Fischer says a self-regulatory organization is always driven by the industry and needs of the members, but they have the added unique challenge of working in a web of competing governmental interests. “Self-regulatory organizations can shape the future of regulation; we don’t know if or when federal prohibition will end, but if it does, the government is going to look at a variety of areas for regulations,” says Fischer. “We might be able to help shed light on our self-regulating nature and if we can demonstrate the best practices for specific areas, states and even the federal government could look to that, giving our members an advantage.” According to their press release, licensed cannabis growers, dispensaries or any other ancillary business may apply to become members. Some of the founding members include Buds & Roses, Etain, Green Dot Labs, Local Product of Colorado, Matrix NV, Mesa Organics, among others.
According to a press release sent out on June 8th, ASTM International and the American Herbal Products Association (AHPA) announced a memorandum of understanding to collaborate on cannabis standards. The press release says that ASTM International will coordinate the work to develop the standards with all stakeholders involved and AHPA will make technical contributions and regulatory recommendations. AHPA will get recognized for their contributions per the license agreement. ASTM International is a standards development organization that develops voluntary consensus-based standards for industries.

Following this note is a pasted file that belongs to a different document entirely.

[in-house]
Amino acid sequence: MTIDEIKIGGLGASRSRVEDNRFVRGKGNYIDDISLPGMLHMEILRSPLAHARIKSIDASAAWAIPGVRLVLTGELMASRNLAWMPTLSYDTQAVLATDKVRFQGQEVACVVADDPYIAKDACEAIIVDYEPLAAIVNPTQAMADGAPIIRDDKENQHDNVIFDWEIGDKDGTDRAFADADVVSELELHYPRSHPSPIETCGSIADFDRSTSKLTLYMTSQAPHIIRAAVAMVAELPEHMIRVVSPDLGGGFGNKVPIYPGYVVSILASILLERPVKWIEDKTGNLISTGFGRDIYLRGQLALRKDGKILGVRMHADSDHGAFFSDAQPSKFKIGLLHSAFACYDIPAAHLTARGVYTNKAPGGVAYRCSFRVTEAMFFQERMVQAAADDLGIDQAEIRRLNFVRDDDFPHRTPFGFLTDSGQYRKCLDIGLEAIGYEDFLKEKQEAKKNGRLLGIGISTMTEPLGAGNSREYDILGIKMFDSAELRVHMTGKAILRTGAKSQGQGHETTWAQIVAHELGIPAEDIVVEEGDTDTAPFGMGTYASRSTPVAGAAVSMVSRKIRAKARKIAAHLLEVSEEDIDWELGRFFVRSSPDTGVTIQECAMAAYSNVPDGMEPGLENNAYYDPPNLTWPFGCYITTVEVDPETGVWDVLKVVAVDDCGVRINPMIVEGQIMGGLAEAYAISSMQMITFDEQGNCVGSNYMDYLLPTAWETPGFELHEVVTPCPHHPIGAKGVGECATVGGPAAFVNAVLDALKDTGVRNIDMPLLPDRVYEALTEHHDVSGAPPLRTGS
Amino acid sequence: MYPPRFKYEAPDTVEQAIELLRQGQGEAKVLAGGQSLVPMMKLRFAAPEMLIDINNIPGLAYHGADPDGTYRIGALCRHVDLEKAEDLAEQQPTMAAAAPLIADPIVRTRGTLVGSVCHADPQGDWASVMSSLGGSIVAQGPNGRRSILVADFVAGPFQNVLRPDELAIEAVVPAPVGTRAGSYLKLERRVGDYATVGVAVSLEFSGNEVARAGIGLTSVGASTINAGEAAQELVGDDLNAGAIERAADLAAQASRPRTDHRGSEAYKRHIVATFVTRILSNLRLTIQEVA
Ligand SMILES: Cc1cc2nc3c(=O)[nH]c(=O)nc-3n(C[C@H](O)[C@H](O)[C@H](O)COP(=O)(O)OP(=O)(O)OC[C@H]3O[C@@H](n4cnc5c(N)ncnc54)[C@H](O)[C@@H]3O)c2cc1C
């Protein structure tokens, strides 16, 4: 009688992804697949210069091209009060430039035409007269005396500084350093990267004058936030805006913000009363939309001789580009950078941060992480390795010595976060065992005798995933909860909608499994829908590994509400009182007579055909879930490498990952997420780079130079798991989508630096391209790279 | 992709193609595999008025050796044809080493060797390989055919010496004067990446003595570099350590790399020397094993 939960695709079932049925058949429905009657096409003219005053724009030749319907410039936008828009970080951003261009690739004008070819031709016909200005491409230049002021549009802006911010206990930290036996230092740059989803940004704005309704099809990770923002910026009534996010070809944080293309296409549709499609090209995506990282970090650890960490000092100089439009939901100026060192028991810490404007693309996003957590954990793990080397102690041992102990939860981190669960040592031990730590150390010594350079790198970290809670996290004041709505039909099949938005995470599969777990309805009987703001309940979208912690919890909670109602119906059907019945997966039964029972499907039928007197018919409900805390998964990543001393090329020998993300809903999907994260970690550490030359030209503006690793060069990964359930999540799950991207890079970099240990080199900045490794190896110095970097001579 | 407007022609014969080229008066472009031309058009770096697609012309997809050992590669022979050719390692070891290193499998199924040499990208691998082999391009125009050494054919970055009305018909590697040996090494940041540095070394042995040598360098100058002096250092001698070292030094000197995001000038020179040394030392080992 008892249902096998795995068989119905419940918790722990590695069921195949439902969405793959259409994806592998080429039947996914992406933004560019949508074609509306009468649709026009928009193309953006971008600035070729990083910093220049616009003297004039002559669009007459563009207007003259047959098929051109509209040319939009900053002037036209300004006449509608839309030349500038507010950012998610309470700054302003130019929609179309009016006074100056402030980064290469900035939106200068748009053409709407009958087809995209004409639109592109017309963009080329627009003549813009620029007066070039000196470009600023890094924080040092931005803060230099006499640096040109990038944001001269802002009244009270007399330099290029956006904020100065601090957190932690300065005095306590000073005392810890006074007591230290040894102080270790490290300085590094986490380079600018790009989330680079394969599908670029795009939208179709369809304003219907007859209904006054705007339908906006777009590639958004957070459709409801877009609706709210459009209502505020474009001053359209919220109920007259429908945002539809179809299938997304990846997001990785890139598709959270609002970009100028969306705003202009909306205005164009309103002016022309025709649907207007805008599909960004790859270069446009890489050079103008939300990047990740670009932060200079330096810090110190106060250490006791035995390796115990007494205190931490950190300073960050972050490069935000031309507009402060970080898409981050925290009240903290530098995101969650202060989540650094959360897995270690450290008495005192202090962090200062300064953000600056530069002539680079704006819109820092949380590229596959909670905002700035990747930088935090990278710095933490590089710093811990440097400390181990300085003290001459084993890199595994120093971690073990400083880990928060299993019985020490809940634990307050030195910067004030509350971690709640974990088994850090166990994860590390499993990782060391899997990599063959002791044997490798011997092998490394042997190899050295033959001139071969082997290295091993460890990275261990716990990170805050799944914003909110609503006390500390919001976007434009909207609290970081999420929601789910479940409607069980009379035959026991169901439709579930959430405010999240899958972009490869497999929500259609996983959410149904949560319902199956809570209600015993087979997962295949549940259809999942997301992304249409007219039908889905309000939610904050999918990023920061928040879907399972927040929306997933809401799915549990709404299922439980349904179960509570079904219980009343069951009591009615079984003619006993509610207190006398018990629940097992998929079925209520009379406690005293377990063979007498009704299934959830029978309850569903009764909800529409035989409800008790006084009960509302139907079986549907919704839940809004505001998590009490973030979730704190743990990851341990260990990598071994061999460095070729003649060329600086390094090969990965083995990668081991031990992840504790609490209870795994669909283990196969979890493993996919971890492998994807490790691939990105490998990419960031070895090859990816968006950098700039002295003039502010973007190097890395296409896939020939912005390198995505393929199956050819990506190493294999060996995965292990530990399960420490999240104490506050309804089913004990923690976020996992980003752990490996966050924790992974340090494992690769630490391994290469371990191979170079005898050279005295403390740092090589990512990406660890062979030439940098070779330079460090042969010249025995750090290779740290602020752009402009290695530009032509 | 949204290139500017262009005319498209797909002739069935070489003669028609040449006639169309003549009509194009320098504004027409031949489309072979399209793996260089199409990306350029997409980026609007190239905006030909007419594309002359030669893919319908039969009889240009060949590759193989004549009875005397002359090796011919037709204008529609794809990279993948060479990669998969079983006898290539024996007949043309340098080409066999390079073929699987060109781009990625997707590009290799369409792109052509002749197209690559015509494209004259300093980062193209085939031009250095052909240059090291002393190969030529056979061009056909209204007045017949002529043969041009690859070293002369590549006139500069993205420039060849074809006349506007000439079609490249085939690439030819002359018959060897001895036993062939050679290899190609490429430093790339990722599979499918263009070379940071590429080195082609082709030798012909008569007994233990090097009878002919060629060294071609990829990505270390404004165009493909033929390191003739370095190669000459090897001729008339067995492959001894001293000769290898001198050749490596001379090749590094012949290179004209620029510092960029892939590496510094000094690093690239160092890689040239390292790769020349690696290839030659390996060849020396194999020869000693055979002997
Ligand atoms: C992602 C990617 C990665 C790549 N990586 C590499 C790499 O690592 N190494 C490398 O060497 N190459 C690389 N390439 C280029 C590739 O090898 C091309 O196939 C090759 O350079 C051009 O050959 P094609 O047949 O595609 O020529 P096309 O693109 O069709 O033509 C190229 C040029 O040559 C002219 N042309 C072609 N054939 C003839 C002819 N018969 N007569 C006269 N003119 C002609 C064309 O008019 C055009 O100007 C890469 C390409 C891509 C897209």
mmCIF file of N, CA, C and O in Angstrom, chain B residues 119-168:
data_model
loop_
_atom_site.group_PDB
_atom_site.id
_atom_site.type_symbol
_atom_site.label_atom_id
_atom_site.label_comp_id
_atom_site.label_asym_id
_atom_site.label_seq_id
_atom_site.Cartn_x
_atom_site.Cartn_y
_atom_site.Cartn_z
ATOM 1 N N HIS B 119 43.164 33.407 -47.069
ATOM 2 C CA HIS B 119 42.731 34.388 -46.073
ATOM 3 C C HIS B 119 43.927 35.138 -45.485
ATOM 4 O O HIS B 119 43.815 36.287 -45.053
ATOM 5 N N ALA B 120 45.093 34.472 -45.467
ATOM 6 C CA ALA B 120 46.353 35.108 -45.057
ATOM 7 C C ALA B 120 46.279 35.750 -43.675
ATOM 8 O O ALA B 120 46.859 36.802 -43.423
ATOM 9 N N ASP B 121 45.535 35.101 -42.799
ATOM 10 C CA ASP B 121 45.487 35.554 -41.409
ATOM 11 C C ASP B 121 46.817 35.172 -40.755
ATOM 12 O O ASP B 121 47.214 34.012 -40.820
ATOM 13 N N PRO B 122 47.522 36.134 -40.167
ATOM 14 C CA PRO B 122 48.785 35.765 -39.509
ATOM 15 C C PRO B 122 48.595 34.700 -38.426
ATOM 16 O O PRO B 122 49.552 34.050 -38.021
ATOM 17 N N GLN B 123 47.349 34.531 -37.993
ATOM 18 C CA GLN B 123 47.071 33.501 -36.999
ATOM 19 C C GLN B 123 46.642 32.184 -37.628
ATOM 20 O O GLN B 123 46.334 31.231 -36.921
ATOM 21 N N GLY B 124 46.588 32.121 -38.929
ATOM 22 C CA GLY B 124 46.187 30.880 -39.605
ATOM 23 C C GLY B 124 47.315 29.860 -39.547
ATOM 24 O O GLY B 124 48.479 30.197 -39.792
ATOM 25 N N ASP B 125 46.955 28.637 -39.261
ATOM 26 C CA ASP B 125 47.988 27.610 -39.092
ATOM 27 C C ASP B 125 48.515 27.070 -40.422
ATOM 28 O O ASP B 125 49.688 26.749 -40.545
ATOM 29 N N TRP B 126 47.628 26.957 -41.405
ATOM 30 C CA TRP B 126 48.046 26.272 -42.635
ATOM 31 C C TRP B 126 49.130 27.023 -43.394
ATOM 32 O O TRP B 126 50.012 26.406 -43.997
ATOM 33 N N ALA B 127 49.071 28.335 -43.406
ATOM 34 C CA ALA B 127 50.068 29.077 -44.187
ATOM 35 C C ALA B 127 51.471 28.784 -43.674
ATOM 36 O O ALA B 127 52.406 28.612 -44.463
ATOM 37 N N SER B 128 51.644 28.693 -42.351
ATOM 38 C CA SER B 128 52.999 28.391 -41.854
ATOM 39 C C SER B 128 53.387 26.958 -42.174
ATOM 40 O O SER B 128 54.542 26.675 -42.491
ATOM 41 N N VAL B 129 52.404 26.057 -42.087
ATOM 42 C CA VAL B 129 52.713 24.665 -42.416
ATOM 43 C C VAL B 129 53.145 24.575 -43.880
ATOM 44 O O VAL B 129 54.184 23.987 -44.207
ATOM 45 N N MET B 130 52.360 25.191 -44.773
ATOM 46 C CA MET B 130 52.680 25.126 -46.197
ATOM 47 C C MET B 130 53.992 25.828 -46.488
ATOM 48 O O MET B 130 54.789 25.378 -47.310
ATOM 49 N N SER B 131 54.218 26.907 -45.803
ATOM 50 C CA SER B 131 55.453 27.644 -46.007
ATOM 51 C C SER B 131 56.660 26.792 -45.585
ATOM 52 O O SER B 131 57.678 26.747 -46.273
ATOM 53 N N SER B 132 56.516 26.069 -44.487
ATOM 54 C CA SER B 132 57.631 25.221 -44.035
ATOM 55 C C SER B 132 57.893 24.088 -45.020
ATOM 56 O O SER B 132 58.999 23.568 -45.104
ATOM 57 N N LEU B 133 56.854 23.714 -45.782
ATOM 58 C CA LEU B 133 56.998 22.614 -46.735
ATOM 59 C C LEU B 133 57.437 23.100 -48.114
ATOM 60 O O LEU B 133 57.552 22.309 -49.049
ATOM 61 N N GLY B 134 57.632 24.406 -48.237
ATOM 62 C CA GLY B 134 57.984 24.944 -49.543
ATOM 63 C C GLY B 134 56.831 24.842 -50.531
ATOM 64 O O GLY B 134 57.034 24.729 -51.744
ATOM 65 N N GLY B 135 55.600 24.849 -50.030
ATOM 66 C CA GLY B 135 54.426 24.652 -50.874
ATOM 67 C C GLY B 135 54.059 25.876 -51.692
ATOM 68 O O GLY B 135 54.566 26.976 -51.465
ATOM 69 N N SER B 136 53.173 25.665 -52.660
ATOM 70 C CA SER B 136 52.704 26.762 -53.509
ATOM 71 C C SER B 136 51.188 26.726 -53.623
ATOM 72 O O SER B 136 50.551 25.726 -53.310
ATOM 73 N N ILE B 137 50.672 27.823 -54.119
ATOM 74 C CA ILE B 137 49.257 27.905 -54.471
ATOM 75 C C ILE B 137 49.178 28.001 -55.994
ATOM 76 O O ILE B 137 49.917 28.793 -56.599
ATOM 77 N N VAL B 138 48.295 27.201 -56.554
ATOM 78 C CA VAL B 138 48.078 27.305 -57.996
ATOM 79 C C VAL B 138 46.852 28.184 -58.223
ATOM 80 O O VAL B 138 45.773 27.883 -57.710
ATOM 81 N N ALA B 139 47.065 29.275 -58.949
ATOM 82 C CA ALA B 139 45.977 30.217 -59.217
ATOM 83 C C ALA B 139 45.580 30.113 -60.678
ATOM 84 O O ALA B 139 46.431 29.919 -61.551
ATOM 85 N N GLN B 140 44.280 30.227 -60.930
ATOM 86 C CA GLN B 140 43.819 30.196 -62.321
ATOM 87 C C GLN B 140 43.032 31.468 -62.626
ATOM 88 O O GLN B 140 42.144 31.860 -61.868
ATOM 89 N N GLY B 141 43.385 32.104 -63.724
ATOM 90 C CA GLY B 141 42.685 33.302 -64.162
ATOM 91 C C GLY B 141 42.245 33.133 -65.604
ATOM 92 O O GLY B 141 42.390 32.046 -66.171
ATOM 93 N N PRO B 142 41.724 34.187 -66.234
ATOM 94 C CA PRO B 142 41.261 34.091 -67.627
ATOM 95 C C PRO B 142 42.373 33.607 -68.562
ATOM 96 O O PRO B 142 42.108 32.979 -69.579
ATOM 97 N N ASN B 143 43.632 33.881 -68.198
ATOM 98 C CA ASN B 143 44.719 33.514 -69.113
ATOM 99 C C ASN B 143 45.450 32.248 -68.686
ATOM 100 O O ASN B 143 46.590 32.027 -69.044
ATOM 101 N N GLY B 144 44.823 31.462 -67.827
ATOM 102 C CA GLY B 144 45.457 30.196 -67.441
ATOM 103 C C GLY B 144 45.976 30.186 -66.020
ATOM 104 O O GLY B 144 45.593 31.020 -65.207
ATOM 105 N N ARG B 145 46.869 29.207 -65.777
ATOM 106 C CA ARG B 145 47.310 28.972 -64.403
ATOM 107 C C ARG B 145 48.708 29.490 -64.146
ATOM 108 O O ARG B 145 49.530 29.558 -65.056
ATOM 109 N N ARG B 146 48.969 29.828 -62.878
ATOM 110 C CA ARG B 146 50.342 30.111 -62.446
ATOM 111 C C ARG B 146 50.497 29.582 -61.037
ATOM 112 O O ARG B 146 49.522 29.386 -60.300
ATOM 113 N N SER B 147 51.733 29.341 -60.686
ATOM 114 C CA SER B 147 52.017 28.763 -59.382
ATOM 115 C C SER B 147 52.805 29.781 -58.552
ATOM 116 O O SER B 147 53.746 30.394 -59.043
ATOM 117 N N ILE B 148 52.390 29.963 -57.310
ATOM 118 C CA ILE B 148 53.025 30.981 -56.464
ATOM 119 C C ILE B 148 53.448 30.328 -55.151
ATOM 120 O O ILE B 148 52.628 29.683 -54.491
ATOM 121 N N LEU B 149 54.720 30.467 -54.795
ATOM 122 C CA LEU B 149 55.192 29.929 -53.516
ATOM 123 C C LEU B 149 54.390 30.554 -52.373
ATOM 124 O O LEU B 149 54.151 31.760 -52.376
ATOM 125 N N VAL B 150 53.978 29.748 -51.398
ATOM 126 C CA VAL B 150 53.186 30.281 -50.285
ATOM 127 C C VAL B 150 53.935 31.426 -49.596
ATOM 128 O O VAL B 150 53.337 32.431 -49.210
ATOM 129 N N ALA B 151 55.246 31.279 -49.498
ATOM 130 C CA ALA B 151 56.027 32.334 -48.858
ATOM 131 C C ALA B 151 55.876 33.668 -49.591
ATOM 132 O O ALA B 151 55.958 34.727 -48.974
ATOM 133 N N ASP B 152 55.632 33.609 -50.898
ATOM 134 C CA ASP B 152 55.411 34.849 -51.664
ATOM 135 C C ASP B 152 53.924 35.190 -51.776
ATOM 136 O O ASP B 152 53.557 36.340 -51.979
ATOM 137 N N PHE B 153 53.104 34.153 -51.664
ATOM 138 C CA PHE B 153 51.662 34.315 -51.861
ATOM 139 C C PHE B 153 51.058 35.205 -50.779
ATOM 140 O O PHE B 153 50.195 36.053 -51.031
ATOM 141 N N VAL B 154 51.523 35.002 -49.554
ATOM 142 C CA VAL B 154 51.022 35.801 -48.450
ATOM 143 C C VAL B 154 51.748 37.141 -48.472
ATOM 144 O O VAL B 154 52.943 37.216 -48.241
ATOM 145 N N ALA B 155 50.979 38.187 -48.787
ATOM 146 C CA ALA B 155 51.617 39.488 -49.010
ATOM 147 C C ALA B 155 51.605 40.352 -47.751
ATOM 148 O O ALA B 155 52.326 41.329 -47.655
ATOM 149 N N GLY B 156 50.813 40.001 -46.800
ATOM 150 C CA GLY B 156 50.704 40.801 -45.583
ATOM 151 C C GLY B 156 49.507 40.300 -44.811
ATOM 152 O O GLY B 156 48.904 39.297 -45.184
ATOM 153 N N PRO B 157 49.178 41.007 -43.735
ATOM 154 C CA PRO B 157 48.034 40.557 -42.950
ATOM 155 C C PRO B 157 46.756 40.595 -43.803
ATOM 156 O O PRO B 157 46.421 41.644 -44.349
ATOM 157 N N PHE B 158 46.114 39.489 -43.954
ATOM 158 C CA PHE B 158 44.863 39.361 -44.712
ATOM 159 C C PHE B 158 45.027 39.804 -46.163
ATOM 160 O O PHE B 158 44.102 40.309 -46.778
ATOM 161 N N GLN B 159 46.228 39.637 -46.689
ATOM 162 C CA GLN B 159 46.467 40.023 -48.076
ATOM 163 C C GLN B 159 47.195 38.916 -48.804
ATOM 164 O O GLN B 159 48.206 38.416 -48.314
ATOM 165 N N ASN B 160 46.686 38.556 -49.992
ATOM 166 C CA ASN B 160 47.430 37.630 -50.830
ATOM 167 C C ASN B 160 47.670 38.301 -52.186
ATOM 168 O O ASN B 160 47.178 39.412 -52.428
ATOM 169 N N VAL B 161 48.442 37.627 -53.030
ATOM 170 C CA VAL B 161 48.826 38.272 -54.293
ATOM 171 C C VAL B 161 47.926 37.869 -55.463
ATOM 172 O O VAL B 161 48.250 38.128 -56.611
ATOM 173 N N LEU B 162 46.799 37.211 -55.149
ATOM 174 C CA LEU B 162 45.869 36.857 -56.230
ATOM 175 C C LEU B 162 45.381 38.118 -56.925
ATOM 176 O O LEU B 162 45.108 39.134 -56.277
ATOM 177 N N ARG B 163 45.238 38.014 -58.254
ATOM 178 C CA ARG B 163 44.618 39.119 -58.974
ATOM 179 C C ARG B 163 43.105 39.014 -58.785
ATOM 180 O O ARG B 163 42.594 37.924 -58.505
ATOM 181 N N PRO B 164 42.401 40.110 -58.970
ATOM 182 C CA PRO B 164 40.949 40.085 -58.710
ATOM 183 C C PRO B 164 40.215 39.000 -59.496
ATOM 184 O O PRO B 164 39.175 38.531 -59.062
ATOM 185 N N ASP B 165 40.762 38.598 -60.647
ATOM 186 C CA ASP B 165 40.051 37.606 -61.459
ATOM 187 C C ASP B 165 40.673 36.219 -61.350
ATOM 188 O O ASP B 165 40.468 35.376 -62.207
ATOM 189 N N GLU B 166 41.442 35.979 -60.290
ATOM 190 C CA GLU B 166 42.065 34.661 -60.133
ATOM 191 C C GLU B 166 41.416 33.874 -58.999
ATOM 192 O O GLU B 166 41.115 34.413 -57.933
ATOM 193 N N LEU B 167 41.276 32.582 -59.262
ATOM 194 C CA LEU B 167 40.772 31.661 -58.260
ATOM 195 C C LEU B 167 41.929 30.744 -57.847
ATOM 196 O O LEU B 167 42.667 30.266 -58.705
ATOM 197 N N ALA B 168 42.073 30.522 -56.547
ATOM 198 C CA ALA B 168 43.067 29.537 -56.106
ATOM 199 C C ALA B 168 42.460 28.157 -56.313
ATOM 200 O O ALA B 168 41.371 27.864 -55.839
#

This announcement precedes the first committee meetings for the development of cannabis standards, which began Sunday, June 11th and continue through June 12th. That committee group has now grown to roughly 200 members, including businesses, laboratories, associations, governments and more. “Many of our stakeholders – manufacturers, dispensaries, labs, consultants, and others – have laid the groundwork for guidance on the safe use and legal commerce of cannabis,” says Jane Wilson, director of program development at AHPA. “We are thrilled to now be contributing to standards development through one of the world’s top standards organizations.”
Ralph Paroli, Ph.D., the committee’s new chairman and the director of R&D in measurement science and standards at the National Research Council of Canada, says AHPA is a key organization in providing expertise on cannabis standards. “AHPA’s support for this new committee will help expedite international standards development, identify gaps, prevent duplicative efforts, and more,” says Paroli. The cannabis standards committee, officially designated D37, was formed on March 1st.